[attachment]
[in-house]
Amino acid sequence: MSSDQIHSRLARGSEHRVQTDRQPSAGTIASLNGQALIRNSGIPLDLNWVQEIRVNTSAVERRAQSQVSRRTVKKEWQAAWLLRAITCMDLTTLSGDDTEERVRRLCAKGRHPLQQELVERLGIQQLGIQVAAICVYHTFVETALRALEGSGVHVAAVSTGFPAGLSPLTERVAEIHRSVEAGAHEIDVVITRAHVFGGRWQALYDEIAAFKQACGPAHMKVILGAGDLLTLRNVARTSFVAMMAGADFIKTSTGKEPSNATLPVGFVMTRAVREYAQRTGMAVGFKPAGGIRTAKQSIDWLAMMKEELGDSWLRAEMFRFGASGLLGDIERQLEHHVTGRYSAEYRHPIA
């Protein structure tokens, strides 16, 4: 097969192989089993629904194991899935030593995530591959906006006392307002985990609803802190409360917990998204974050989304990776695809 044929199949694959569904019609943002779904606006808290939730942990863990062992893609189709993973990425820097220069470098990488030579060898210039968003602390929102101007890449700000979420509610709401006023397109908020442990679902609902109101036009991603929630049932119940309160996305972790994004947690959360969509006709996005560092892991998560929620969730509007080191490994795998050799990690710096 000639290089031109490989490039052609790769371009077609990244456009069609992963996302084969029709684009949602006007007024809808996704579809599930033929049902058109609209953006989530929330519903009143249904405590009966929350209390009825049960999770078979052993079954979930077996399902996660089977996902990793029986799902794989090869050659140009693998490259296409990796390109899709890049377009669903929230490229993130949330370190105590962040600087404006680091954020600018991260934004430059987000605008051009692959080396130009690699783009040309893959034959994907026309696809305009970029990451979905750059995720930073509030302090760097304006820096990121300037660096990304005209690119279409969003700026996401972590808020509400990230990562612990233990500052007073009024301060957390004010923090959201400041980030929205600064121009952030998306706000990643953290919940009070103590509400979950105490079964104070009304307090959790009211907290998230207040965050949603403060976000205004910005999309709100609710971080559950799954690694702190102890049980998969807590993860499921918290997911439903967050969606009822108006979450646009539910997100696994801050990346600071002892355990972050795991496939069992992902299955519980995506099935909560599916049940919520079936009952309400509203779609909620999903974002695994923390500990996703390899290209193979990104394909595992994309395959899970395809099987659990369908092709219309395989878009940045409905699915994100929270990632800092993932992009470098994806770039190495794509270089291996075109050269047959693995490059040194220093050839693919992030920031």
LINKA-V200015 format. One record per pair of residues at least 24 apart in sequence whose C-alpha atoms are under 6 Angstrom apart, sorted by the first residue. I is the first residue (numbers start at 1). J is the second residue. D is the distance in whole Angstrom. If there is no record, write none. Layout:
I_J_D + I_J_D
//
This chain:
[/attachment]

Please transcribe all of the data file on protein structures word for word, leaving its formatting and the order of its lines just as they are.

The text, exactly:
[in-house]
Amino acid sequence: MSSDQIHSRLARGSEHRVQTDRQPSAGTIASLNGQALIRNSGIPLDLNWVQEIRVNTSAVERRAQSQVSRRTVKKEWQAAWLLRAITCMDLTTLSGDDTEERVRRLCAKGRHPLQQELVERLGIQQLGIQVAAICVYHTFVETALRALEGSGVHVAAVSTGFPAGLSPLTERVAEIHRSVEAGAHEIDVVITRAHVFGGRWQALYDEIAAFKQACGPAHMKVILGAGDLLTLRNVARTSFVAMMAGADFIKTSTGKEPSNATLPVGFVMTRAVREYAQRTGMAVGFKPAGGIRTAKQSIDWLAMMKEELGDSWLRAEMFRFGASGLLGDIERQLEHHVTGRYSAEYRHPIA
């Protein structure tokens, strides 16, 4: 097969192989089993629904194991899935030593995530591959906006006392307002985990609803802190409360917990998204974050989304990776695809 044929199949694959569904019609943002779904606006808290939730942990863990062992893609189709993973990425820097220069470098990488030579060898210039968003602390929102101007890449700000979420509610709401006023397109908020442990679902609902109101036009991603929630049932119940309160996305972790994004947690959360969509006709996005560092892991998560929620969730509007080191490994795998050799990690710096 000639290089031109490989490039052609790769371009077609990244456009069609992963996302084969029709684009949602006007007024809808996704579809599930033929049902058109609209953006989530929330519903009143249904405590009966929350209390009825049960999770078979052993079954979930077996399902996660089977996902990793029986799902794989090869050659140009693998490259296409990796390109899709890049377009669903929230490229993130949330370190105590962040600087404006680091954020600018991260934004430059987000605008051009692959080396130009690699783009040309893959034959994907026309696809305009970029990451979905750059995720930073509030302090760097304006820096990121300037660096990304005209690119279409969003700026996401972590808020509400990230990562612990233990500052007073009024301060957390004010923090959201400041980030929205600064121009952030998306706000990643953290919940009070103590509400979950105490079964104070009304307090959790009211907290998230207040965050949603403060976000205004910005999309709100609710971080559950799954690694702190102890049980998969807590993860499921918290997911439903967050969606009822108006979450646009539910997100696994801050990346600071002892355990972050795991496939069992992902299955519980995506099935909560599916049940919520079936009952309400509203779609909620999903974002695994923390500990996703390899290209193979990104394909595992994309395959899970395809099987659990369908092709219309395989878009940045409905699915994100929270990632800092993932992009470098994806770039190495794509270089291996075109050269047959693995490059040194220093050839693919992030920031």
LINKA-V200015 format. One record per pair of residues at least 24 apart in sequence whose C-alpha atoms are under 6 Angstrom apart, sorted by the first residue. I is the first residue (numbers start at 1). J is the second residue. D is the distance in whole Angstrom. If there is no record, write none. Layout:
I_J_D + I_J_D
//
This chain: